Hot stuff! Inside a former curry house that's now the 'perfect' pub

Hot stuff! Inside a former curry house that’s been transformed into a ‘perfect’ pub with rooms in a charming Wiltshire village

  • Jane Knight calls at the Crown and Anchor in the little village of Ham – and finds that it’s a ‘friendly place’
  • She learns that Clemy Sheffield, an art dealer who is one of the owners of the inn, designed the interiors 
  • Farmers and villagers share the inn’s bar – a place that’s ‘overflowing with atmosphere’ – with overnight guests

If you know the name Jethro Tull, chances are you associate it with a rock band. But centuries before the 1960s group started, the agricultural pioneer whose name it appropriated was busy inventing the horse-drawn hoe, having already perfected the horse-drawn seed drill.

You can admire the exterior of Tull’s farmhouse, called Prosperous, on the four-farms walk from the charming little village of Ham in Wiltshire, a two-hour yomp across arable land that works up a decent appetite for dinner.

Luckily, there’s a superb place to sup, thanks to two local couples who bought what was at the time the local curry house, turning it back into the perfect village pub in 2019.

‘The village really needed a centre,’ says Clemy Sheffield, one of the owners. ‘We wanted a pub everyone could be proud of.’

Warm welcome: Jane Knight spends a night at the Crown and Anchor, above, a former curry house that has been turned into a pub with rooms in the charming little Wiltshire village of Ham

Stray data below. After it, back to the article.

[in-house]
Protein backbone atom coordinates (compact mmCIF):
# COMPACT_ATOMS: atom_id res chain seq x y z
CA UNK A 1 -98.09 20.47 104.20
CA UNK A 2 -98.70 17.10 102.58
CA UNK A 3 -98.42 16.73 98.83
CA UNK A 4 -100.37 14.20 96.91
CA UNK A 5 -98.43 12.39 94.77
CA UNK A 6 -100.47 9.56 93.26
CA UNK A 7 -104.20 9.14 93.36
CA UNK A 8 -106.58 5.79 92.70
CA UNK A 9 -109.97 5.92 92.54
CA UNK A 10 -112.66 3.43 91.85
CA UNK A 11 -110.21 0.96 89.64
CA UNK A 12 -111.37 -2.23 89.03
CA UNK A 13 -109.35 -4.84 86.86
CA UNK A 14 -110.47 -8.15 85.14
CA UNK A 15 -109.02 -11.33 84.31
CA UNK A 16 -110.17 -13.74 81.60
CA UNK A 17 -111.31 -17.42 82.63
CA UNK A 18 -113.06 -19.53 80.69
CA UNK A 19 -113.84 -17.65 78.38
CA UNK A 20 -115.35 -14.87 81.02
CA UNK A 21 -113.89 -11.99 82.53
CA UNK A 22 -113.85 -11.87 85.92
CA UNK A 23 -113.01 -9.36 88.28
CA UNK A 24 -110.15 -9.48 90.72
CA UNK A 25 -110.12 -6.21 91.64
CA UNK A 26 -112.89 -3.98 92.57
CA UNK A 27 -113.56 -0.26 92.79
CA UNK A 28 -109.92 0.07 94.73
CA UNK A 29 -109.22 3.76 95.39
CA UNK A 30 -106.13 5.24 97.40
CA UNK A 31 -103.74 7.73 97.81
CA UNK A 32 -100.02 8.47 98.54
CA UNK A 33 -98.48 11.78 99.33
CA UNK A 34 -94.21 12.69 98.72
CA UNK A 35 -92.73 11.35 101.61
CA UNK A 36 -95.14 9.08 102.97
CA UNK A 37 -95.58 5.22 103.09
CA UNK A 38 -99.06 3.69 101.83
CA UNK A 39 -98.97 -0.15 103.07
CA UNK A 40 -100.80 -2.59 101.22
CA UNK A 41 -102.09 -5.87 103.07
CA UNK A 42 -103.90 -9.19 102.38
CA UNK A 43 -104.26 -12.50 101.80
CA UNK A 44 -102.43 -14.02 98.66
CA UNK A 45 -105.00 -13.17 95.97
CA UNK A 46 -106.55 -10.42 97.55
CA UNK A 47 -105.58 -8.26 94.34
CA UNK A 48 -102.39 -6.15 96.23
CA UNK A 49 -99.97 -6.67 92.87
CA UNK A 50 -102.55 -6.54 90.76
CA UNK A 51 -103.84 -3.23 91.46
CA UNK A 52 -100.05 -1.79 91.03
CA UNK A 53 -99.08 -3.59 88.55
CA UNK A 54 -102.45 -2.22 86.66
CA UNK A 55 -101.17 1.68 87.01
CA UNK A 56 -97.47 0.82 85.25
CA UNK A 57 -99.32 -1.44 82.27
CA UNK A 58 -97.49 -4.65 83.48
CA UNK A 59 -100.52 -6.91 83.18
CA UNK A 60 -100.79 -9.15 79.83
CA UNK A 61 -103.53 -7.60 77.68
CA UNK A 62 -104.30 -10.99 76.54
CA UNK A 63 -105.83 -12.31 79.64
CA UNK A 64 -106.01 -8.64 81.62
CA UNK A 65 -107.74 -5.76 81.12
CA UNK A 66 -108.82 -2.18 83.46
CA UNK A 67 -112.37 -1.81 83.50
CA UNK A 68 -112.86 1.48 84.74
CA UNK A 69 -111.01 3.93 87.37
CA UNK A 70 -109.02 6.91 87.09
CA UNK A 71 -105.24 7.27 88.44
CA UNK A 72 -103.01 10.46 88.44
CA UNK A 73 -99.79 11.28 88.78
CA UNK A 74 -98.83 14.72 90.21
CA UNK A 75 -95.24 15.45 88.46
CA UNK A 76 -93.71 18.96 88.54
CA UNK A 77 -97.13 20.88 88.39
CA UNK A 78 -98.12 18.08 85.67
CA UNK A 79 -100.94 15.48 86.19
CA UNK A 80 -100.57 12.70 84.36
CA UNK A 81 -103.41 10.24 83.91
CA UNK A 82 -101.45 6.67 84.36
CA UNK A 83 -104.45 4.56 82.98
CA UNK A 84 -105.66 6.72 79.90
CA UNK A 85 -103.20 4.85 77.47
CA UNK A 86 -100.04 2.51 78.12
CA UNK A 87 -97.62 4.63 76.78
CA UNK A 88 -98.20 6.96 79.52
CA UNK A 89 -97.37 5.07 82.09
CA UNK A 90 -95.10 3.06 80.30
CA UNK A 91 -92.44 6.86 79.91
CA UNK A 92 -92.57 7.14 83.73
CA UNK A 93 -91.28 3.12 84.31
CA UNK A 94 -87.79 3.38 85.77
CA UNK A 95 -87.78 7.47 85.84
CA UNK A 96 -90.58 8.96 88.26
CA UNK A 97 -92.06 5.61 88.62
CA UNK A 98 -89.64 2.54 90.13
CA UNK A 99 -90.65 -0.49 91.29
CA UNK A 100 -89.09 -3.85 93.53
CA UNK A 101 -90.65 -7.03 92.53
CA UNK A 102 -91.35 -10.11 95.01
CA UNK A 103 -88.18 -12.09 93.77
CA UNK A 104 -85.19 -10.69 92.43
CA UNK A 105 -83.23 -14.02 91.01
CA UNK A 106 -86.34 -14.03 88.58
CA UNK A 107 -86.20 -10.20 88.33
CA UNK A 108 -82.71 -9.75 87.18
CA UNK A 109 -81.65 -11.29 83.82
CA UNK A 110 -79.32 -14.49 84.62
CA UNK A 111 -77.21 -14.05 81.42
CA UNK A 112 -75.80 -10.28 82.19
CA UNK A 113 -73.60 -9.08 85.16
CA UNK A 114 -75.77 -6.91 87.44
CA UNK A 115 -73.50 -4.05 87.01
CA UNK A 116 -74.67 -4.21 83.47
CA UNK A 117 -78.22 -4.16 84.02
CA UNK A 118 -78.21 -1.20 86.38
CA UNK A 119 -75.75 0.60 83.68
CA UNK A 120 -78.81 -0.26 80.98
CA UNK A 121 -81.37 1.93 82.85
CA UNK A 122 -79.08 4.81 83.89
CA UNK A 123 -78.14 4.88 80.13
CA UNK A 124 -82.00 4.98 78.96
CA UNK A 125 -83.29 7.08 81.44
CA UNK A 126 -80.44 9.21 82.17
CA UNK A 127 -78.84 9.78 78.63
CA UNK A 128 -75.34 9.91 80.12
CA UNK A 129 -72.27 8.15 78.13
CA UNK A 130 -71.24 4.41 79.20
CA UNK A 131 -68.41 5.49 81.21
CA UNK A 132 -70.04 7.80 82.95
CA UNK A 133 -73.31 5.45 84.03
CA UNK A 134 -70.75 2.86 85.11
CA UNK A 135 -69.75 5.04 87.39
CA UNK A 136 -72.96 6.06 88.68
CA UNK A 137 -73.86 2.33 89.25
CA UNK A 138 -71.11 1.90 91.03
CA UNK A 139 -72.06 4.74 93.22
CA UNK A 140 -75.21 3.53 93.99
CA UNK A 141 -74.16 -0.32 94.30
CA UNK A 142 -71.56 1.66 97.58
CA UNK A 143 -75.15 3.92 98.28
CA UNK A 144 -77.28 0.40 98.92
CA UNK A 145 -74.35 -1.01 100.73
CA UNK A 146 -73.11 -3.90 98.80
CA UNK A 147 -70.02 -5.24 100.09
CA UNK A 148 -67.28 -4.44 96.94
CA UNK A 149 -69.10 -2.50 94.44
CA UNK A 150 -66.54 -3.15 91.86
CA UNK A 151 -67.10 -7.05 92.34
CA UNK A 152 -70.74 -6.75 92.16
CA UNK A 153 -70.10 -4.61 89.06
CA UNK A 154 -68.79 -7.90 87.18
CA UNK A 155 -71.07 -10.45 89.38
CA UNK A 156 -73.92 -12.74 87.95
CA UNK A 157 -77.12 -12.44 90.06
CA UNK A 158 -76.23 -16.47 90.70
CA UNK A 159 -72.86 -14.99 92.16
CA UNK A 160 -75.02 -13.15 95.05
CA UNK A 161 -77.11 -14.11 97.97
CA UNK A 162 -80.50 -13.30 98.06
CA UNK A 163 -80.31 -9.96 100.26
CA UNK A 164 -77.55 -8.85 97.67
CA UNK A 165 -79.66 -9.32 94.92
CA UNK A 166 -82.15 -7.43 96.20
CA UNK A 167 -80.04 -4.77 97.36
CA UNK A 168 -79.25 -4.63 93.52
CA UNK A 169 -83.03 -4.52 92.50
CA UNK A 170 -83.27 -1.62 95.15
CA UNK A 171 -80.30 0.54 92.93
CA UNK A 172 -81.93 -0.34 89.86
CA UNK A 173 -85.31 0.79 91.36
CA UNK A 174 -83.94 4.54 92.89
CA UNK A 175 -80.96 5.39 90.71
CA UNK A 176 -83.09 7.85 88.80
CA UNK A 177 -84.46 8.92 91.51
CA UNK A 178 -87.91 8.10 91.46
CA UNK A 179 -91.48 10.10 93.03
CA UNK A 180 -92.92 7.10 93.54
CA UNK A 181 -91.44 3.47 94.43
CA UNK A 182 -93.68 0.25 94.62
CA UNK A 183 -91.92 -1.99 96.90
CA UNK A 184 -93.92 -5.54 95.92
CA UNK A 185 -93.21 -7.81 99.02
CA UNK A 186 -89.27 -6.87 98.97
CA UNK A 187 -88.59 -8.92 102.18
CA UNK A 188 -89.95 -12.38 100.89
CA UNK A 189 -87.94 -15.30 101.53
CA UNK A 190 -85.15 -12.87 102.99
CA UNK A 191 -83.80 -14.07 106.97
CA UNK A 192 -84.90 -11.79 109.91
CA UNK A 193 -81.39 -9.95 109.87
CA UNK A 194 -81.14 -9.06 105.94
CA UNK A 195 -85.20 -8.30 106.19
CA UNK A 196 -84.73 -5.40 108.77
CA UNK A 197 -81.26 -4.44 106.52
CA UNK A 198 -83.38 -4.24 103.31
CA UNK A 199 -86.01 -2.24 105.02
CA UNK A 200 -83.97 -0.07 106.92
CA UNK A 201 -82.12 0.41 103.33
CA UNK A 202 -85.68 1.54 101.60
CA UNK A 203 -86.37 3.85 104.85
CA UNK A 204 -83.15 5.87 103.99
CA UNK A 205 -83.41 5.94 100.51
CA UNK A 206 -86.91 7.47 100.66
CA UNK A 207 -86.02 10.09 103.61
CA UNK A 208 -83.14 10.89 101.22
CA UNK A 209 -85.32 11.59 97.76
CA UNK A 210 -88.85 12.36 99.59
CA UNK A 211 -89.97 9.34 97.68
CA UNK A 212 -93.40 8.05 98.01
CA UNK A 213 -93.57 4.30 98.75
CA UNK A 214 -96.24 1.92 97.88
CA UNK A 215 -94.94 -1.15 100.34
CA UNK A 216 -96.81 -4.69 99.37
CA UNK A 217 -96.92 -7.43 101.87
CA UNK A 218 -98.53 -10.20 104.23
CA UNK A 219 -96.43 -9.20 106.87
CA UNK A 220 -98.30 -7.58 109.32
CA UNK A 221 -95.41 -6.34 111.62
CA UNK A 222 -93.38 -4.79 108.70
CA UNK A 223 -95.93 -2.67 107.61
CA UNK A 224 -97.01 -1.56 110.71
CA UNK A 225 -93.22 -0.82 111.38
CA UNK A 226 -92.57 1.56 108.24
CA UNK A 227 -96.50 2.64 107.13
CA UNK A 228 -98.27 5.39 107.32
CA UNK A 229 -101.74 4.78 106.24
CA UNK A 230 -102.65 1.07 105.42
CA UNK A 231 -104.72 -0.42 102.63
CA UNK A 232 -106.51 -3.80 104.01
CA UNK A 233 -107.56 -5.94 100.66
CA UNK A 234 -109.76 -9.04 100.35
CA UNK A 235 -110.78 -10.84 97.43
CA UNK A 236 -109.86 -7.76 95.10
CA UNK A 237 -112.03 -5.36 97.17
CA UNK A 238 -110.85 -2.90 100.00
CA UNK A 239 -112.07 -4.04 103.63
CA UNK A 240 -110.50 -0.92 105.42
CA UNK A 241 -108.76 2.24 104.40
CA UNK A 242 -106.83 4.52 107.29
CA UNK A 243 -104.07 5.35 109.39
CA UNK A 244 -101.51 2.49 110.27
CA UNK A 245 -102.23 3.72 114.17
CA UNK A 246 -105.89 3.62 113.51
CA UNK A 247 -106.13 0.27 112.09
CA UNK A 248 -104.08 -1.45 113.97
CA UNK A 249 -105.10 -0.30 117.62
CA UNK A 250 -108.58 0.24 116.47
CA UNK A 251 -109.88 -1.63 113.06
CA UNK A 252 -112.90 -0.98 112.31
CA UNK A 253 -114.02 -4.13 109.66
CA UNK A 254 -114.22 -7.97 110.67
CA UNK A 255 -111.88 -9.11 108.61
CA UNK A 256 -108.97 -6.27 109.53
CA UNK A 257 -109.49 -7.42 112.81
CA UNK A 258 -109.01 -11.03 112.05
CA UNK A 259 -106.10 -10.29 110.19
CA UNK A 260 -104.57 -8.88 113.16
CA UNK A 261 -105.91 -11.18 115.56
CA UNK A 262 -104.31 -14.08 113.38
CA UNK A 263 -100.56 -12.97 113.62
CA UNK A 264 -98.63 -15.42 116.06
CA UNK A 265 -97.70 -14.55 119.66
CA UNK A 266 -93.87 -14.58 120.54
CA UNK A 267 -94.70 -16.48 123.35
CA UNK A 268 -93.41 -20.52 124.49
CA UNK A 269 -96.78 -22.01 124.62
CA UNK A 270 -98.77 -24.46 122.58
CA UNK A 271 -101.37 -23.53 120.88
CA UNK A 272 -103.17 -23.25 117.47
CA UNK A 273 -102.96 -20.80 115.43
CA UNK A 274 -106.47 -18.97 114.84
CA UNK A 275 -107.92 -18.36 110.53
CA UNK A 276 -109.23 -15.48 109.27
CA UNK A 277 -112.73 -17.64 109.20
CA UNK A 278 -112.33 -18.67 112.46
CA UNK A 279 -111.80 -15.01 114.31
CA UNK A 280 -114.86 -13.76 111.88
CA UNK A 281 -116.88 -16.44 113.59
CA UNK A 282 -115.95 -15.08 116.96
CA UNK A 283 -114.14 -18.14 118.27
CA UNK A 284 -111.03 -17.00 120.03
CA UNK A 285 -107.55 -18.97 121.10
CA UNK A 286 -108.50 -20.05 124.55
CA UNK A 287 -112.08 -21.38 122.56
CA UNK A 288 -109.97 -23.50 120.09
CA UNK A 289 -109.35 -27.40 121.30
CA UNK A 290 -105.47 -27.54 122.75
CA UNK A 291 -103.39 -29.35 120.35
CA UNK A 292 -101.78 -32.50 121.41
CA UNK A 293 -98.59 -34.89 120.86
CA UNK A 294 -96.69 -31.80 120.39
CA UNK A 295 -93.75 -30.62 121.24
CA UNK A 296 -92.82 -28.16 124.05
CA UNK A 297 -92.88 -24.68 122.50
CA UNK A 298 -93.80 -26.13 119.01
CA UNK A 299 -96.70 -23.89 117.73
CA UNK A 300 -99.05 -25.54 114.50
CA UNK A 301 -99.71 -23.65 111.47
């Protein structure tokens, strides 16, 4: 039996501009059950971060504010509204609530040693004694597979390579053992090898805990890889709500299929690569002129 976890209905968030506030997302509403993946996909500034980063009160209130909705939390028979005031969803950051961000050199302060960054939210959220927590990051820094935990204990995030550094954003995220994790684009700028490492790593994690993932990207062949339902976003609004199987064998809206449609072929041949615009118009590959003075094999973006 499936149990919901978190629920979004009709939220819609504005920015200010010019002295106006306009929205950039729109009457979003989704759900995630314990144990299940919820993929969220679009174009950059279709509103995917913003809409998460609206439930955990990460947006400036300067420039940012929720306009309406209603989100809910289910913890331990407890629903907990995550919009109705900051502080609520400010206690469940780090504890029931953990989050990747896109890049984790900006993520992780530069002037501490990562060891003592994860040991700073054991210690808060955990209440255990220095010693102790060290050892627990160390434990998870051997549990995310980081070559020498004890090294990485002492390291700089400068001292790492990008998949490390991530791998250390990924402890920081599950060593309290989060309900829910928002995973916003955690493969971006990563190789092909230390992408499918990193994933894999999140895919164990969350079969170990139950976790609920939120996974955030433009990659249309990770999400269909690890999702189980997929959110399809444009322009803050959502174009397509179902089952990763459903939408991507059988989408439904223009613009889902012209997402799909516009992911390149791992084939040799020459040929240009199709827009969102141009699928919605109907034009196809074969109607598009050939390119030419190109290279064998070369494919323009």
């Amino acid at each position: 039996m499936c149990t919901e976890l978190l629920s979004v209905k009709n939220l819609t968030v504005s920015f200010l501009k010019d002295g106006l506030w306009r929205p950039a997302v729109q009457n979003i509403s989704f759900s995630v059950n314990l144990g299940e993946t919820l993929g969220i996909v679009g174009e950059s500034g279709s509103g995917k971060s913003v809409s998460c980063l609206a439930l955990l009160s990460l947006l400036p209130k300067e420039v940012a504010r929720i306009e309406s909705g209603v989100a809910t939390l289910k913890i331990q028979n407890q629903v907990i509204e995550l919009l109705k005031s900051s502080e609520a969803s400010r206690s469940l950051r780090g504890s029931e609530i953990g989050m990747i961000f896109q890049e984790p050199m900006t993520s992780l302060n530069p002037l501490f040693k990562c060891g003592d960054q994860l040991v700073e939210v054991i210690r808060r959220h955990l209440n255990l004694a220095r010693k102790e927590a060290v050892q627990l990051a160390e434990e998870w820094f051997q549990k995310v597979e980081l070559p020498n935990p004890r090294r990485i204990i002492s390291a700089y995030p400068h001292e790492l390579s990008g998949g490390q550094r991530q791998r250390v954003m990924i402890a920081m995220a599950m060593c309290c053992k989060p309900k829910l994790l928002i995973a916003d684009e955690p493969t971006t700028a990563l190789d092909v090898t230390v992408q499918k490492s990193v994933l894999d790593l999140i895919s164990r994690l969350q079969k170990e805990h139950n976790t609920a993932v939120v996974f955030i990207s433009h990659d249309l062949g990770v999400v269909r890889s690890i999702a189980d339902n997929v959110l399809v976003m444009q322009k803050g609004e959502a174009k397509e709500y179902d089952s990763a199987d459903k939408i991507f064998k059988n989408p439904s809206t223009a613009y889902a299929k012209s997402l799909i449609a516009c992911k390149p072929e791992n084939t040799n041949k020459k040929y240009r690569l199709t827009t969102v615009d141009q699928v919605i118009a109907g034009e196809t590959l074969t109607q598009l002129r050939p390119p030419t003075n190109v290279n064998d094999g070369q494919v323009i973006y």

Jane describes the inn, which opened in 2019, as the ‘perfect village pub’

There’s certainly a lot to be proud of in this friendly place, where local farmers and villagers share the bar with overnight guests. It’s overflowing with atmosphere, with all the elements of a traditional pub – flagstone floor, wooden furniture, log-burning stove – as well as some comfy modern additions, from the sofa in the main bar to Martin Parr photos in the loos.

On the wall, along with butter moulds and hunting pictures, is a framed version of the gambling dice game that gave the pub its name. Clemy, an art dealer, designed the interiors herself, with wood panelling from Beatrix Potter’s house in the Lake District in the bar, settle seats and comfy banquettes in the dining room.

It’s here that the pub plays its trump card: the food is amazing. 

The short menu features traditional classics done exceedingly well, such as succulent beef burgers with a tower of chips. But it also includes deliciously unusual dishes – I can thoroughly recommend the torched salmon with hispi cabbage and tiger prawn spring roll starter followed by celeriac schnitzel with truffle dressing. 

If you’ve still got room (and you’ve certainly earned the calories if you did the walk), do indulge in the dark chocolate cremeux with malt ice cream and honeycomb to finish. 

Clemy Sheffield, an art dealer who is one of the owners, designed the Crown and Anchor’s interiors 

Jane says that the inn serves both traditional classics done exceedingly well and deliciously unusual dishes. Pictured is the Partridge Dining Room, used for private events 

One of the eight pared-back bedrooms, where antique desks rub shoulders with modern fabric headboards

 B&B rooms at the Crown and Anchor are priced from £130 a night


Crown and Anchor, Ham, Wiltshire. B&B rooms from £130 a night (

Wash it all down with something from the reasonably priced wine list, the Ham 1840 beer made exclusively for the pub, or some English sparkling Winding Wood from a nearby vineyard.

When it’s time for bed, the eight pared-back bedrooms are as carefully designed as the public rooms. 

Antique desks rub shoulders with modern fabric headboards, and some rooms have exposed beams. 

Noise from happy punters in the pub carries to some of them, but it dies with the evening – the farming community is early to bed in Ham. 

As a nod to that farming heritage, the rooms are all named after one of the local farms. 

And yes, there is a Prosperous, done out in green and russet fabrics with antique furniture. I think Jethro Tull would have approved.

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